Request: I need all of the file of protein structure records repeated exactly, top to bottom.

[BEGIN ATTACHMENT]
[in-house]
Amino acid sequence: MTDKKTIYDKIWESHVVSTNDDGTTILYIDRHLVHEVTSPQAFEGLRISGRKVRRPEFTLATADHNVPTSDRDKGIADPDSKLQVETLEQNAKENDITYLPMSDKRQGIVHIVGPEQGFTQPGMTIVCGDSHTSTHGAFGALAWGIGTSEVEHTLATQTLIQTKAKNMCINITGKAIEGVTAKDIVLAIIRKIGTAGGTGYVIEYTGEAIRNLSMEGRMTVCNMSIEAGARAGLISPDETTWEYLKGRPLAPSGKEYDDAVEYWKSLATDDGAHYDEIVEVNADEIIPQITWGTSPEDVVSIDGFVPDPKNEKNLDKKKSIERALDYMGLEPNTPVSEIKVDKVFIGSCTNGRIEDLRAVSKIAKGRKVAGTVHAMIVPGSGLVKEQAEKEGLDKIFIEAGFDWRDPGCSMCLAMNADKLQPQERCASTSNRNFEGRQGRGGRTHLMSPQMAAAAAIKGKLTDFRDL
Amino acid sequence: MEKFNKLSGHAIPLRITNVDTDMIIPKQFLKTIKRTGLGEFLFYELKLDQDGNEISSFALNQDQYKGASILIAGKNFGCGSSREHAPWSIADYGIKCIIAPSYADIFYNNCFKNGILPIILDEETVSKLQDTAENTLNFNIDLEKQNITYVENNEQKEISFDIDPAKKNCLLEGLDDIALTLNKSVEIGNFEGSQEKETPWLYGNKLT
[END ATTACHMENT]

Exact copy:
[in-house]
Amino acid sequence: MTDKKTIYDKIWESHVVSTNDDGTTILYIDRHLVHEVTSPQAFEGLRISGRKVRRPEFTLATADHNVPTSDRDKGIADPDSKLQVETLEQNAKENDITYLPMSDKRQGIVHIVGPEQGFTQPGMTIVCGDSHTSTHGAFGALAWGIGTSEVEHTLATQTLIQTKAKNMCINITGKAIEGVTAKDIVLAIIRKIGTAGGTGYVIEYTGEAIRNLSMEGRMTVCNMSIEAGARAGLISPDETTWEYLKGRPLAPSGKEYDDAVEYWKSLATDDGAHYDEIVEVNADEIIPQITWGTSPEDVVSIDGFVPDPKNEKNLDKKKSIERALDYMGLEPNTPVSEIKVDKVFIGSCTNGRIEDLRAVSKIAKGRKVAGTVHAMIVPGSGLVKEQAEKEGLDKIFIEAGFDWRDPGCSMCLAMNADKLQPQERCASTSNRNFEGRQGRGGRTHLMSPQMAAAAAIKGKLTDFRDL
Amino acid sequence: MEKFNKLSGHAIPLRITNVDTDMIIPKQFLKTIKRTGLGEFLFYELKLDQDGNEISSFALNQDQYKGASILIAGKNFGCGSSREHAPWSIADYGIKCIIAPSYADIFYNNCFKNGILPIILDEETVSKLQDTAENTLNFNIDLEKQNITYVENNEQKEISFDIDPAKKNCLLEGLDDIALTLNKSVEIGNFEGSQEKETPWLYGNKLT